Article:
We have identified that to ensure the long term viability of the scholarship within New Zealand we needed to improve our performance with our existing sponsors and create an environment that actively encourages new investment by potential sponsors. To be able to enhance and develop new and existing funding relationships was the key skill set we were looking for in the appointment process for the position of Director.

We were delighted with the response and quality of the applicants who applied. From this strong field we would like to announce that we have engaged Richard Green of Ashburton to fill this role. Richard is in his early 40’s, married to Vicky with three children. He has a strong background and experience in agriculture and business and a passion for rural leadership.  A brief outline of his working career is as follows:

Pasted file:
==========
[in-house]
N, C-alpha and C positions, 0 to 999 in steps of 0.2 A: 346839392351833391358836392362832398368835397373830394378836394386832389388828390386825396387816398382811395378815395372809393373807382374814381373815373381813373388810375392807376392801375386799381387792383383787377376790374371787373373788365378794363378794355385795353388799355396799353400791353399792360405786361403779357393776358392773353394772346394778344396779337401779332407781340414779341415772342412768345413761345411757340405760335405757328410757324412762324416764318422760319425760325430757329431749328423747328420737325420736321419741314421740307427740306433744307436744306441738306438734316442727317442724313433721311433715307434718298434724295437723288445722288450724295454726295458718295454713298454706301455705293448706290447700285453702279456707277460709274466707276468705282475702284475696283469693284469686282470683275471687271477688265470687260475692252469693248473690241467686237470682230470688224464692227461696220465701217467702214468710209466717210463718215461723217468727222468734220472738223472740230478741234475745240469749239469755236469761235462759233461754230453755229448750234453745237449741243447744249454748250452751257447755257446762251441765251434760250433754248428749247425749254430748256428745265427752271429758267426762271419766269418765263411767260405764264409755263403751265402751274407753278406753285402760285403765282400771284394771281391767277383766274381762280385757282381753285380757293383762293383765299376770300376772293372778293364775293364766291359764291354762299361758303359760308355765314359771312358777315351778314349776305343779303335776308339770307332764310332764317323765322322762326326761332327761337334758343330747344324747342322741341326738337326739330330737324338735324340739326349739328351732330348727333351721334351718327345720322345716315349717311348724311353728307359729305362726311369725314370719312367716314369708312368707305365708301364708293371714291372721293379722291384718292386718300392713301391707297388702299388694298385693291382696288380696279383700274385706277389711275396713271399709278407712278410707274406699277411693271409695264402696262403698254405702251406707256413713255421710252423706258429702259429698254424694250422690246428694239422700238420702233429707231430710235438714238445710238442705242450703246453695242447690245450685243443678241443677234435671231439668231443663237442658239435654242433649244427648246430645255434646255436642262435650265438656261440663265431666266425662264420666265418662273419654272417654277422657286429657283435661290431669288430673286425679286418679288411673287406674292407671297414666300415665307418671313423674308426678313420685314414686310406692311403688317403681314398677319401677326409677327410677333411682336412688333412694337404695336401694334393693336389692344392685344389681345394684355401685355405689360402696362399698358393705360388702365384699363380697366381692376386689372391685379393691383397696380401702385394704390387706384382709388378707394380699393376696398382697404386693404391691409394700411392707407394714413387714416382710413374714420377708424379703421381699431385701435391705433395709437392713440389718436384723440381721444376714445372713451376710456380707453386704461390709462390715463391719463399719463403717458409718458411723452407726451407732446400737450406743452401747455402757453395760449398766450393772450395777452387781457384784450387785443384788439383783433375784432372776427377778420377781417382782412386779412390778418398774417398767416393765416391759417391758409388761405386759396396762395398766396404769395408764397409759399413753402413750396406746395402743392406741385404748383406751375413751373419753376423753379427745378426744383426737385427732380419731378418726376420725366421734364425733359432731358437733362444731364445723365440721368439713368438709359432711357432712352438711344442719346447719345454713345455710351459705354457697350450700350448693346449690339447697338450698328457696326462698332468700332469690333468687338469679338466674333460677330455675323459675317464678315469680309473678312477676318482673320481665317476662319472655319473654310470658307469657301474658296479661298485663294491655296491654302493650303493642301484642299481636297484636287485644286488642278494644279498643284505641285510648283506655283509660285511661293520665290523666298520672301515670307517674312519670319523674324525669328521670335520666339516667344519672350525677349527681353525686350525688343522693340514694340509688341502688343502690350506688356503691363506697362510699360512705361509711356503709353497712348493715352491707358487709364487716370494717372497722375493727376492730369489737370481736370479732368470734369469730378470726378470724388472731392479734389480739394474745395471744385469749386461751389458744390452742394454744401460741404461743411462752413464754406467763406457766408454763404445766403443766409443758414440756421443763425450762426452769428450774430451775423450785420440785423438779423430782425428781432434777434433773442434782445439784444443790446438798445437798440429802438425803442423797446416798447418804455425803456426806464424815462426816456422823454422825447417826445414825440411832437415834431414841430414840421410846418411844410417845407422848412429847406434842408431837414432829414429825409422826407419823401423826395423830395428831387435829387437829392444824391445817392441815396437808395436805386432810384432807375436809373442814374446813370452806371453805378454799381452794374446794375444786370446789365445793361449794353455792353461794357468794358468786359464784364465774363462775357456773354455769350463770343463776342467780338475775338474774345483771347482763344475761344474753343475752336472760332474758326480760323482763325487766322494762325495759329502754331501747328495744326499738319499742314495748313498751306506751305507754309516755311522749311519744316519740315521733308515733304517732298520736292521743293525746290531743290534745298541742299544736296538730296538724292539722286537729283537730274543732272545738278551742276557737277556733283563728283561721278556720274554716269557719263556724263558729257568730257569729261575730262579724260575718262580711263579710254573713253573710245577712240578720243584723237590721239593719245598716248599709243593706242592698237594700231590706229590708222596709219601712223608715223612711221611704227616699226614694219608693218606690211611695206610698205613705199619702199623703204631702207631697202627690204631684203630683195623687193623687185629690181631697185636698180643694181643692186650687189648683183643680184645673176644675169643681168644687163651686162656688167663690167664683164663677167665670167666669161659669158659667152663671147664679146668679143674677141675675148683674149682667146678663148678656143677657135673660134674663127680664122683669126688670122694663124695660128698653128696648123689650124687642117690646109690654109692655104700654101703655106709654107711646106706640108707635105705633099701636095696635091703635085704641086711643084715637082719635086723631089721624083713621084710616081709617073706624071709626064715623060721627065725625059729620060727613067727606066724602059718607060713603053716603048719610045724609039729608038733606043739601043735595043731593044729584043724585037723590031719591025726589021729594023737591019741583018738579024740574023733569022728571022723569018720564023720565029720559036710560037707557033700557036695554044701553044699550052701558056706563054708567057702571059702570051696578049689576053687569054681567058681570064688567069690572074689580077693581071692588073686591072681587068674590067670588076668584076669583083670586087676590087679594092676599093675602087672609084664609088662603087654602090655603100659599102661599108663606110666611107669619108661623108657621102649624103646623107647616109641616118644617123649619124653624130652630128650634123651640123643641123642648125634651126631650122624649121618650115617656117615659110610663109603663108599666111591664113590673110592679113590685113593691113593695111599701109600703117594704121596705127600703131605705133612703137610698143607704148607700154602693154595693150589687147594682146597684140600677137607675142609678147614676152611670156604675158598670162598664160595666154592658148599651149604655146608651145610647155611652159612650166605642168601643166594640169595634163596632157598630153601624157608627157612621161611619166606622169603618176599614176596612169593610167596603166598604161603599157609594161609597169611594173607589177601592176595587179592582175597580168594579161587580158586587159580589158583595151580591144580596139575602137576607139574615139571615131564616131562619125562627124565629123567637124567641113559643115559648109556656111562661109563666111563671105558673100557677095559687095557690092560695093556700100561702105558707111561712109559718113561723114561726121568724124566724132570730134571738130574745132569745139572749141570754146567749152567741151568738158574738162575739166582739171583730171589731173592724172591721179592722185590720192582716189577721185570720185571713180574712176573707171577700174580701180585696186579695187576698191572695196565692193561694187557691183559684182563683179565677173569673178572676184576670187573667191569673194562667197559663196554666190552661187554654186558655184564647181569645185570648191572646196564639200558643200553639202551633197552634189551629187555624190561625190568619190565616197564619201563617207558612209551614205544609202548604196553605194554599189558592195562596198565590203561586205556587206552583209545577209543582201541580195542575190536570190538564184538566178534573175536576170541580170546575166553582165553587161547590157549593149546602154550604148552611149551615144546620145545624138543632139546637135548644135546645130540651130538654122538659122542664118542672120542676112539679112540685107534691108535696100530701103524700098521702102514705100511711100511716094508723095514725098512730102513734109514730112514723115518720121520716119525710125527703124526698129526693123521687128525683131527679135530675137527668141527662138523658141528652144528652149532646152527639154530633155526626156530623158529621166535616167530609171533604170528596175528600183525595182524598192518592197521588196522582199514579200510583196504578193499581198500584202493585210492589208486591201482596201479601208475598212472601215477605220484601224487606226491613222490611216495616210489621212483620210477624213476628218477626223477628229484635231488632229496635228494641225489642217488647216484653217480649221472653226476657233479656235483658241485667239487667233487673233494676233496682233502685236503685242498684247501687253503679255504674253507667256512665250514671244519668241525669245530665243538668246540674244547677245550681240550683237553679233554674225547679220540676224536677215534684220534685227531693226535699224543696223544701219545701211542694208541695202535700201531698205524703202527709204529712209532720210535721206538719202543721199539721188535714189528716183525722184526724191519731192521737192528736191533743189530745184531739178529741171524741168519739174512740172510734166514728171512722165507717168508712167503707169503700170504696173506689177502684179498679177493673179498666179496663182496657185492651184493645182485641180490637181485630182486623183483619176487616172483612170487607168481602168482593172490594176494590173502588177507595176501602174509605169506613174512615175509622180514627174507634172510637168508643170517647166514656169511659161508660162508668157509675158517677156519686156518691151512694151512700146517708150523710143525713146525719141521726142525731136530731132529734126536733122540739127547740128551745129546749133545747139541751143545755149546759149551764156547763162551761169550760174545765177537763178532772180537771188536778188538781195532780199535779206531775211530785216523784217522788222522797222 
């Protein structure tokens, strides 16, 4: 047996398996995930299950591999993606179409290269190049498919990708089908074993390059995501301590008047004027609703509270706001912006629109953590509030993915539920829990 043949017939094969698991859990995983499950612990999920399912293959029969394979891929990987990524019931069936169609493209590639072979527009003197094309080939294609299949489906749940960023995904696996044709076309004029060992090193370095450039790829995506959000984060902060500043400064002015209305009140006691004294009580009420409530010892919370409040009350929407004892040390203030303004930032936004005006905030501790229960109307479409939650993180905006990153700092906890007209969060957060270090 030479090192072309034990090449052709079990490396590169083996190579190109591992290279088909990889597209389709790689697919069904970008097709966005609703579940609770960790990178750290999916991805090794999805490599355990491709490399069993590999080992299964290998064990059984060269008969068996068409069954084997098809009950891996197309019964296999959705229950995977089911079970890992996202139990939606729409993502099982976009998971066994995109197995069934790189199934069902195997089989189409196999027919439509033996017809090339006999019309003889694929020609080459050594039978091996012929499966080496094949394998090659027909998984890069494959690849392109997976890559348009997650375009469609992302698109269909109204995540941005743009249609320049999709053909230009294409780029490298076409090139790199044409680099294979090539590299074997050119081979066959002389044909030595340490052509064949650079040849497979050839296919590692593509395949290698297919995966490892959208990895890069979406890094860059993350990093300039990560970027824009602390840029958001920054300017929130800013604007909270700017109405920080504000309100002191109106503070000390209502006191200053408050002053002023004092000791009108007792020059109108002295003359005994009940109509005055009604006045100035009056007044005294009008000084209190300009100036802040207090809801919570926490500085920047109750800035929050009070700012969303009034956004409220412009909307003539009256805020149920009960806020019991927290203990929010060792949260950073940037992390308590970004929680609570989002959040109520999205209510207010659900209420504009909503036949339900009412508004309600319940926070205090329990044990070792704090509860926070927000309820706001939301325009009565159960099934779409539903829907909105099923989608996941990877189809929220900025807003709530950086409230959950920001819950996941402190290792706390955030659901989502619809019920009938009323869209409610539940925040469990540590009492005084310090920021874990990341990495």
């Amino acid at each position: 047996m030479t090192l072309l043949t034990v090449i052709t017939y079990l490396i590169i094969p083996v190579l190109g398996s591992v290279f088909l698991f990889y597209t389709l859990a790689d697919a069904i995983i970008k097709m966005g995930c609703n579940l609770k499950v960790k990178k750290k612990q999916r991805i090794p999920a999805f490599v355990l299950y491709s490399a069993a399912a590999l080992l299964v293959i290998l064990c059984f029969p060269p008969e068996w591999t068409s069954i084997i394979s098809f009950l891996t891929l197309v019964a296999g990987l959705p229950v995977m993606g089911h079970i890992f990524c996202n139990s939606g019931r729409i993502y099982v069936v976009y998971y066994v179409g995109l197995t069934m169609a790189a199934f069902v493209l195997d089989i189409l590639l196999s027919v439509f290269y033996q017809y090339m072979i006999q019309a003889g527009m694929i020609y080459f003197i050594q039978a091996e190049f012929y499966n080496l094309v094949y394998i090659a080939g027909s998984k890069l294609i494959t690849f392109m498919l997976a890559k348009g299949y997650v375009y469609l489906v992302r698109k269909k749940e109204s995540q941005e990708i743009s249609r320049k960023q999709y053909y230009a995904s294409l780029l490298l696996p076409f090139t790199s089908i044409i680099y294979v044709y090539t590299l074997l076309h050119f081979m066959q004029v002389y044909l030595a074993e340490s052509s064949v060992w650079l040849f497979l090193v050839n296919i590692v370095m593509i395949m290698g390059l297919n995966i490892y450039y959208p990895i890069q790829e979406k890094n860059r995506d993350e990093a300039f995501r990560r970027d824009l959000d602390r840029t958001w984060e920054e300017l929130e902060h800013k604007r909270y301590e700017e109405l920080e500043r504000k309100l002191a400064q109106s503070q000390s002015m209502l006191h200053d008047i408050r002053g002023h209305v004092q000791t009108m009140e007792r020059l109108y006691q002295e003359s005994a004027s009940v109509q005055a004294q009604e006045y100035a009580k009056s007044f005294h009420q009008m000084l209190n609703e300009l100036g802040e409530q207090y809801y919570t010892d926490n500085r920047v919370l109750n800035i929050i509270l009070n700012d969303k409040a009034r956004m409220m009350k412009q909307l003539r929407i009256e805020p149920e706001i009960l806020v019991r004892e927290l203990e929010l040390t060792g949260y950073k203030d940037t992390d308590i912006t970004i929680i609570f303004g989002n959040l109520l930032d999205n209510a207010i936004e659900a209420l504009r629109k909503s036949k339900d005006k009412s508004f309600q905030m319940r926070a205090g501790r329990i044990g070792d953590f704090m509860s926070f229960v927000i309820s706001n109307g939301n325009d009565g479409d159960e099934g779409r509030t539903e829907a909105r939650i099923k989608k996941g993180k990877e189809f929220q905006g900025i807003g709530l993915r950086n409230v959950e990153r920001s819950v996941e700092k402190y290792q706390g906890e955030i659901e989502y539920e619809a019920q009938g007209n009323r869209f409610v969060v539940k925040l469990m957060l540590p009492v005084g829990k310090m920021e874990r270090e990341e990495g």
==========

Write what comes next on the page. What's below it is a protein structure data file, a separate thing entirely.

• BAg  Com Lincoln
  • Agricultural Business Consultant for Agriculture NZ
  • Director of Sales and Marketing of Agricom NZ Ltd (now part of PGG Wrightson)
  • International Seed Business Manager for PGG Wrightson
  • Director of a number of companies involved in agribusiness and other sectors

We are sure all scholars will join with us in welcoming Richard to the Nuffield fold. He attended the Wellington section of the Contemporary Scholars Conference to meet his international colleagues and contemporaries.

He is due to start in this part time contract position officially in early April. Please, if you should happen to meet him make yourself known.

This appointment is a major development for the NZ Nuffield Scholarship program and we are confident that Richard will bring his range of skills to enhance the way we operate. Barbie Barton will continue in her role with the secretariat work for New Zealand Nuffield allowing Richard to fully concentrate on the relationships needed to add real value to our sponsors.